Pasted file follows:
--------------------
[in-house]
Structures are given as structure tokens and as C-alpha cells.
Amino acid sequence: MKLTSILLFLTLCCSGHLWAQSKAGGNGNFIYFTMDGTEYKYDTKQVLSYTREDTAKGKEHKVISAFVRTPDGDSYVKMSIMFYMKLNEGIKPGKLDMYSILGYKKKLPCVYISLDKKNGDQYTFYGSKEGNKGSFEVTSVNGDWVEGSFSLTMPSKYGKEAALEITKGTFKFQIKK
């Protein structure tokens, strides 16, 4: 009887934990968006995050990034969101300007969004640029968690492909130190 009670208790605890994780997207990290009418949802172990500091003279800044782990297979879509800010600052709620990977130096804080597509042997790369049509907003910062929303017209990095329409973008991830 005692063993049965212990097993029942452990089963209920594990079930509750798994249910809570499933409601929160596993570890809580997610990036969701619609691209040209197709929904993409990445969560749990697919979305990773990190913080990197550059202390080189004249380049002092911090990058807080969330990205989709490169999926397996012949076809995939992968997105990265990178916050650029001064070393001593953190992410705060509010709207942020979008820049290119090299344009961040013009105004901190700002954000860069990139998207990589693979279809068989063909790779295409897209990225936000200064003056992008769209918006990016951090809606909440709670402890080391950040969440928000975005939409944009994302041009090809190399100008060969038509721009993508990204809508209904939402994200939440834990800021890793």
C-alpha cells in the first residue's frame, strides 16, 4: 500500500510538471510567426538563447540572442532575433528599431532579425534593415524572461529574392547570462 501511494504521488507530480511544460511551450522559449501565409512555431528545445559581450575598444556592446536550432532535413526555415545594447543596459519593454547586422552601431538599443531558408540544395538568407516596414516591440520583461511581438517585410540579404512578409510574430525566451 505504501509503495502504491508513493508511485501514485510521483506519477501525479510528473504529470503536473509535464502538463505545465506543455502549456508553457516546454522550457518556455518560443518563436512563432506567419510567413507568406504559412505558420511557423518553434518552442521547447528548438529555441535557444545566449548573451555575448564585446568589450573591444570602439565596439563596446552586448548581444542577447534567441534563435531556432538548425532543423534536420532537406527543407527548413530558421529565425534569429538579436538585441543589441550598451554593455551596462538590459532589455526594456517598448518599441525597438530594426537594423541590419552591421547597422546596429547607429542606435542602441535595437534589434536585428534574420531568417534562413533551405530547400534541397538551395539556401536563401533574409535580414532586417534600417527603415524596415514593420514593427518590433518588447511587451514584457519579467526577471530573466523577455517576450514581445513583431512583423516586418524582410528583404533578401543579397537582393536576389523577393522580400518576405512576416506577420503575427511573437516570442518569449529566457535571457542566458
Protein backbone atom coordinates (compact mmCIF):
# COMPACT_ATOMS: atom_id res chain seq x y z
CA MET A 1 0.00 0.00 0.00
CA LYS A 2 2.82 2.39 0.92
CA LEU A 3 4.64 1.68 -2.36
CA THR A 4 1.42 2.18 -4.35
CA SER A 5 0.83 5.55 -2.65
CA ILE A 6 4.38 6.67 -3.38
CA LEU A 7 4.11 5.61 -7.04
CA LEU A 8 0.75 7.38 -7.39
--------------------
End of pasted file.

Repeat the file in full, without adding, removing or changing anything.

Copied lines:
[in-house]
Structures are given as structure tokens and as C-alpha cells.
Amino acid sequence: MKLTSILLFLTLCCSGHLWAQSKAGGNGNFIYFTMDGTEYKYDTKQVLSYTREDTAKGKEHKVISAFVRTPDGDSYVKMSIMFYMKLNEGIKPGKLDMYSILGYKKKLPCVYISLDKKNGDQYTFYGSKEGNKGSFEVTSVNGDWVEGSFSLTMPSKYGKEAALEITKGTFKFQIKK
């Protein structure tokens, strides 16, 4: 009887934990968006995050990034969101300007969004640029968690492909130190 009670208790605890994780997207990290009418949802172990500091003279800044782990297979879509800010600052709620990977130096804080597509042997790369049509907003910062929303017209990095329409973008991830 005692063993049965212990097993029942452990089963209920594990079930509750798994249910809570499933409601929160596993570890809580997610990036969701619609691209040209197709929904993409990445969560749990697919979305990773990190913080990197550059202390080189004249380049002092911090990058807080969330990205989709490169999926397996012949076809995939992968997105990265990178916050650029001064070393001593953190992410705060509010709207942020979008820049290119090299344009961040013009105004901190700002954000860069990139998207990589693979279809068989063909790779295409897209990225936000200064003056992008769209918006990016951090809606909440709670402890080391950040969440928000975005939409944009994302041009090809190399100008060969038509721009993508990204809508209904939402994200939440834990800021890793």
C-alpha cells in the first residue's frame, strides 16, 4: 500500500510538471510567426538563447540572442532575433528599431532579425534593415524572461529574392547570462 501511494504521488507530480511544460511551450522559449501565409512555431528545445559581450575598444556592446536550432532535413526555415545594447543596459519593454547586422552601431538599443531558408540544395538568407516596414516591440520583461511581438517585410540579404512578409510574430525566451 505504501509503495502504491508513493508511485501514485510521483506519477501525479510528473504529470503536473509535464502538463505545465506543455502549456508553457516546454522550457518556455518560443518563436512563432506567419510567413507568406504559412505558420511557423518553434518552442521547447528548438529555441535557444545566449548573451555575448564585446568589450573591444570602439565596439563596446552586448548581444542577447534567441534563435531556432538548425532543423534536420532537406527543407527548413530558421529565425534569429538579436538585441543589441550598451554593455551596462538590459532589455526594456517598448518599441525597438530594426537594423541590419552591421547597422546596429547607429542606435542602441535595437534589434536585428534574420531568417534562413533551405530547400534541397538551395539556401536563401533574409535580414532586417534600417527603415524596415514593420514593427518590433518588447511587451514584457519579467526577471530573466523577455517576450514581445513583431512583423516586418524582410528583404533578401543579397537582393536576389523577393522580400518576405512576416506577420503575427511573437516570442518569449529566457535571457542566458
Protein backbone atom coordinates (compact mmCIF):
# COMPACT_ATOMS: atom_id res chain seq x y z
CA MET A 1 0.00 0.00 0.00
CA LYS A 2 2.82 2.39 0.92
CA LEU A 3 4.64 1.68 -2.36
CA THR A 4 1.42 2.18 -4.35
CA SER A 5 0.83 5.55 -2.65
CA ILE A 6 4.38 6.67 -3.38
CA LEU A 7 4.11 5.61 -7.04
CA LEU A 8 0.75 7.38 -7.39